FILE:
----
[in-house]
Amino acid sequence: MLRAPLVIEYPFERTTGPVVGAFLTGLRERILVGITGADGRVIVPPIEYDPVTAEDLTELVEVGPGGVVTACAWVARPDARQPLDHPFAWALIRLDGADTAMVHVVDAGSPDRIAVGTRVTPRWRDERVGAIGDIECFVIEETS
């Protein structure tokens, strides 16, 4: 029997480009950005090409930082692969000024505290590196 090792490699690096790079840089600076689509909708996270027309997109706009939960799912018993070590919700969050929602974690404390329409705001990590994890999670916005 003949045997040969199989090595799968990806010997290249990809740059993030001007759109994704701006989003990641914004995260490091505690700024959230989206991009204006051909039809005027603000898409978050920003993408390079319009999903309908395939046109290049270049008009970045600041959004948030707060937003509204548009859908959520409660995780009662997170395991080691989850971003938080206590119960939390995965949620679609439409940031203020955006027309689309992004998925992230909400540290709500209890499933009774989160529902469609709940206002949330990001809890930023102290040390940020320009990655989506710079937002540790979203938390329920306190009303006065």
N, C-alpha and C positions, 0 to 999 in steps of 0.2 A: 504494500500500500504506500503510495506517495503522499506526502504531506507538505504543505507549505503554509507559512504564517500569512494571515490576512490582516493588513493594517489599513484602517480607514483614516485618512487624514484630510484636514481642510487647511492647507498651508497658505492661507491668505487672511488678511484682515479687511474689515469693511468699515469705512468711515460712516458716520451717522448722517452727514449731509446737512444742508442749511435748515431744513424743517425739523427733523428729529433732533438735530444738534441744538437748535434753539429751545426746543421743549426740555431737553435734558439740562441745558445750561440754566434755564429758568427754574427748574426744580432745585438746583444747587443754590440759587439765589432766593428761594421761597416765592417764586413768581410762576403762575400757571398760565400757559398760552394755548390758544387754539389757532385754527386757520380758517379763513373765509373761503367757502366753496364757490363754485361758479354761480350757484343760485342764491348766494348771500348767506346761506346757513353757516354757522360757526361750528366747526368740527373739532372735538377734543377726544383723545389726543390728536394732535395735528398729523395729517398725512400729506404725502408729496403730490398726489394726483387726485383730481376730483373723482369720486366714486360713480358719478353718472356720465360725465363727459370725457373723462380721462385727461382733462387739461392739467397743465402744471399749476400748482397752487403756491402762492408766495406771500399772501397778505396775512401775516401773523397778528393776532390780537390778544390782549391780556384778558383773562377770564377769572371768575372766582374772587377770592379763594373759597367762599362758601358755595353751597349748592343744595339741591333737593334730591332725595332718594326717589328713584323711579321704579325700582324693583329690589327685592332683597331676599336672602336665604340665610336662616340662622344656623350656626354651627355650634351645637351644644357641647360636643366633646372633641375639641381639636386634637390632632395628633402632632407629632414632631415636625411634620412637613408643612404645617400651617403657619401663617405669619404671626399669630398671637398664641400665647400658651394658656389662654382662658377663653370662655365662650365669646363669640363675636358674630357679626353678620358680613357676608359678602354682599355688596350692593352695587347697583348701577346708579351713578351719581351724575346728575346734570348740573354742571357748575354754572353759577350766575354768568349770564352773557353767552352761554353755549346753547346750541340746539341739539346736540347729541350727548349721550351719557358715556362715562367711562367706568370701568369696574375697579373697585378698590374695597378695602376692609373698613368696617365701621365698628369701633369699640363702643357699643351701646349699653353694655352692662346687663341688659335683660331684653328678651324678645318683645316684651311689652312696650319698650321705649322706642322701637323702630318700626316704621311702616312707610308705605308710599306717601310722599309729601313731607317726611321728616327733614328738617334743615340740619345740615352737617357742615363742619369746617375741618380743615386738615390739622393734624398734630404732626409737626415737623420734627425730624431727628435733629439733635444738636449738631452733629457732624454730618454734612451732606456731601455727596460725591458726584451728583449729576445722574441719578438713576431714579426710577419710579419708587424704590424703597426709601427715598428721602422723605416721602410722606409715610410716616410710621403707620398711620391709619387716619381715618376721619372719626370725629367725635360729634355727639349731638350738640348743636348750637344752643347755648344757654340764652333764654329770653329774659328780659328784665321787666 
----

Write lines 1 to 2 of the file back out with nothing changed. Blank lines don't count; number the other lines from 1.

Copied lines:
[in-house]
Amino acid sequence: MLRAPLVIEYPFERTTGPVVGAFLTGLRERILVGITGADGRVIVPPIEYDPVTAEDLTELVEVGPGGVVTACAWVARPDARQPLDHPFAWALIRLDGADTAMVHVVDAGSPDRIAVGTRVTPRWRDERVGAIGDIECFVIEETS